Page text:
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I'm going to be upgrading my motherboard, CPU and memory very soon. Everything else about the computer is staying the same, but I'll be changing from a core 2 duo CPU to an i5 2600K, plus changing to a totally different motherboard, etc.

I don't want to have to reinstall Windows 7 when I do it - what do I need to do to make sure the install goes smoothly? Should I uninstall old drivers, etc, before I swap out the parts?

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I have tried, but in vain :(. –  user Jun 18 '11 at 12:42

7 Answers 7

I'm not sure how old this question is, but if you want to move your hard drive (with win 7 on it) to a new machine, or want to install a new mobo with out re-installing windows 7 again you can easily do it by using. Sysprep. This is a new tool from Win 7.

From the website " The System Preparation Tool (sysprep) is a Windows 7 utility that can be launched from the The System Preparation Tool (sysprep) is a Windows 7 utility that can be launched from the command line and used to configure Windows, readying it for a change of host hardware. This command line and used to configure Windows, readying it for a change of host hardware. This can be used for running Windows on a new motherboard or even transferring the hard disk can be used for running Windows on a new motherboard or even transferring the hard disk drive into a completely new environment."

here is where I found it


good luck Sully aka Dirty ol Dog

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Use your windows 7 disk and do an upgrade install, then after it tries to restart, turn it off. Change all hardware you want to change (ie mobo cpu ram vid card whatever) then boot into that drive and continue setup. You will need to re activate windows...

I did it, went from am3 880gx mobo/cpu to 4770k z87 no problems

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Windows will almost certainly install drivers for the new hardware automatically with no trouble, making the change easy. You will need to remember that substantial hardware changes will result in Windows deactivating (to prevent someone copying the disk image to many different machines). The rules by which a significant hardware change are detected are somewhat complicated but known, see here.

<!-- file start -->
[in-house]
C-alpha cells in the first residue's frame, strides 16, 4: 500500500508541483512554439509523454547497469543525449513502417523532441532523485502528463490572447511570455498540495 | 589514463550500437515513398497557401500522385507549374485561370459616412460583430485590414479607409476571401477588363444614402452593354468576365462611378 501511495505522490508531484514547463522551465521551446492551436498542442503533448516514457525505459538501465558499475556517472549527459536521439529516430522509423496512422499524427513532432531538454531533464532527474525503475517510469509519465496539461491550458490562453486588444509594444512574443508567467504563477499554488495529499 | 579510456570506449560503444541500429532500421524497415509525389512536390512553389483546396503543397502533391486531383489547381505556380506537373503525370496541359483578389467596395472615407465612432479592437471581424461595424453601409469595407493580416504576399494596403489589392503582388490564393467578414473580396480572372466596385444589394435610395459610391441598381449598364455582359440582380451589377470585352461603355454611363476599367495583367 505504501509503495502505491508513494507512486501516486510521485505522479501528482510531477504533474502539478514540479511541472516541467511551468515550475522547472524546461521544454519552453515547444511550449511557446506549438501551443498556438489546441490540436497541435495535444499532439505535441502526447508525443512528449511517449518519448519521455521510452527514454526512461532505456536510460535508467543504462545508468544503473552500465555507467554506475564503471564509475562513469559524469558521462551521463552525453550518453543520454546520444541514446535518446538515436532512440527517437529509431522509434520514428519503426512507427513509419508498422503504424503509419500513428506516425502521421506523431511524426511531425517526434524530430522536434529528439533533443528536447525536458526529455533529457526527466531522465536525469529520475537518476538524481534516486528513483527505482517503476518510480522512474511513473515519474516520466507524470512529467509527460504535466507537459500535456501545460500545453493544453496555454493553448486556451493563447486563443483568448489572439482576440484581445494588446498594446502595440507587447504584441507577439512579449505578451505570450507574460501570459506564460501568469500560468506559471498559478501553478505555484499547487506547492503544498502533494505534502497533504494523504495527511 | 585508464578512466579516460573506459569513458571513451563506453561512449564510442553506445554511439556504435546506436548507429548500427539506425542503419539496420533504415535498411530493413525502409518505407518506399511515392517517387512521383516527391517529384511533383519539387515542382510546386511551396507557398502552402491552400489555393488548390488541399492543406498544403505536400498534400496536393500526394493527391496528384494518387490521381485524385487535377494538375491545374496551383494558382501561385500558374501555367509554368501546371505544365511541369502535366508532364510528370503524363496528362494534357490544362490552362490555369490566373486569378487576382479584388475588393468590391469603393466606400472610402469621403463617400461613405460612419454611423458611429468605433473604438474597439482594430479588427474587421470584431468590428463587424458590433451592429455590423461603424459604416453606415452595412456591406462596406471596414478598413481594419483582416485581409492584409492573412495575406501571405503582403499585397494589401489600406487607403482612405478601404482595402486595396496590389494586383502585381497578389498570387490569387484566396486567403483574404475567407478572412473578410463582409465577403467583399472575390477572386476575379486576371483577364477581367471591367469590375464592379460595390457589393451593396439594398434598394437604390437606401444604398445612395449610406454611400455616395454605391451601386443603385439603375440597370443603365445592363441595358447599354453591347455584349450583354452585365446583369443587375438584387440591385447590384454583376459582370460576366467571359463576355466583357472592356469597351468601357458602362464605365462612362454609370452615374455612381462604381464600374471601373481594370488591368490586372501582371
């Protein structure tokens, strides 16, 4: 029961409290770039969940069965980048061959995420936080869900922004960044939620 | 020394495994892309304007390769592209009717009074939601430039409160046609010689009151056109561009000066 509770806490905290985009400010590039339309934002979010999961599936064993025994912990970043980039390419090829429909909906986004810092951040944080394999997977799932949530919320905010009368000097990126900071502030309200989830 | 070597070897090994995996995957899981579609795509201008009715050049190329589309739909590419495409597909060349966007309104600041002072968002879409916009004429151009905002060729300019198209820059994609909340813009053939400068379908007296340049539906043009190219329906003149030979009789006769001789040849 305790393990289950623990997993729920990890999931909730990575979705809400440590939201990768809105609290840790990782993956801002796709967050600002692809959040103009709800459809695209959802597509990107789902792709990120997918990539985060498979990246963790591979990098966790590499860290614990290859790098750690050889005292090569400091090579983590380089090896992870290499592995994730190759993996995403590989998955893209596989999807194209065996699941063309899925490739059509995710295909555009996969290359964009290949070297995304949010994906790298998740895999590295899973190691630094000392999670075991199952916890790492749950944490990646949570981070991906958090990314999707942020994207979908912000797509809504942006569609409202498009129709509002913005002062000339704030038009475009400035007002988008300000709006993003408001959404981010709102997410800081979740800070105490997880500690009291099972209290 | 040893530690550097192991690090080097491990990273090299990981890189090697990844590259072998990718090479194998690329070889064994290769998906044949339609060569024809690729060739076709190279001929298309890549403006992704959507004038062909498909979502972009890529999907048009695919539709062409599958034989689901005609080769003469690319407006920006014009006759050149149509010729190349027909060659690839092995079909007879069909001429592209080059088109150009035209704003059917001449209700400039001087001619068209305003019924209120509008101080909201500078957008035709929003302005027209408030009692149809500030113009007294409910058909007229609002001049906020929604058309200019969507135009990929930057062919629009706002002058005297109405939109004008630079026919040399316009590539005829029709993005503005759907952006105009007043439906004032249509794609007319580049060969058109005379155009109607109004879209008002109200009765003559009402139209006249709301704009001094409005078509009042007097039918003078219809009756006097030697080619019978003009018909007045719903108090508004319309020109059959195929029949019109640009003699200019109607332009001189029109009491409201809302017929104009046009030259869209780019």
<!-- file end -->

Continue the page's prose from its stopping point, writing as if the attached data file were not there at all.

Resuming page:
On never versions of Windows activation after a significant hardware change works just like activation of a new install - it will automatically attempt to activate over the internet. Internet activation will fail if the license has previously been activated too frequently*. If this happens, you will need to call the 1-800 number that Windows will give you and speak with an activation rep, who will manually give you an activation code, generally without any questions asked.

(*) for Windows XP this was more than once in the last 120 days. I believe this has changed in Vista/7, I do not know what the new rule is.

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There's one important thing not covered so far.


WGA/WAT is going to complain if you change too much hardware. Nobody knows what the threshold is, but if you cross it, Microsoft support has been known to be fairly lenient in manually allowing you to re-activate regardless.

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While you are correct that he will probably have to activate, there is no question of Microsoft giving him problems. The worst case is that it will not activate over the Internet, he calls, and tells them that he put in a new mother board and other parts, and they will give him a code to manually enter to activate. This is at worst a minor inconvenience, but guaranteed to work provided he is not trying to activate a known-pirated copy. –  KCotreau Jun 18 '11 at 2:21

Windows may boot with the new board out of the box, but it is possible that you will have to massage it go get it to work. If it does work, you should still update all your drivers from the motherboard's web site. If it doesn't the easiest way to do it is re-install and pick "upgrade": This will keep all your programs intact, but replace the hardware drivers and any other faulty registry settings. Even after the upgrade, update your drivers.

If you try to upgrade to your same OS, but are not given the option (grayed out), it is likely because your original disk is older than your current service pack level. In that case, you will need to slip-stream your original OS disk to add your service pack level or newer. You can search how to slip-stream here as it comes up often.

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As long as the HDD housing Windows is left untouched you should be fine.

Bring in all your new parts and hook them all up. Windows 7 should automatically detect some new hardware and find/install the drivers for you. If not, go to the vendor's website and look for the downloads page. They usually have the drivers there.

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Acronis Universal Restore should be able to do it.

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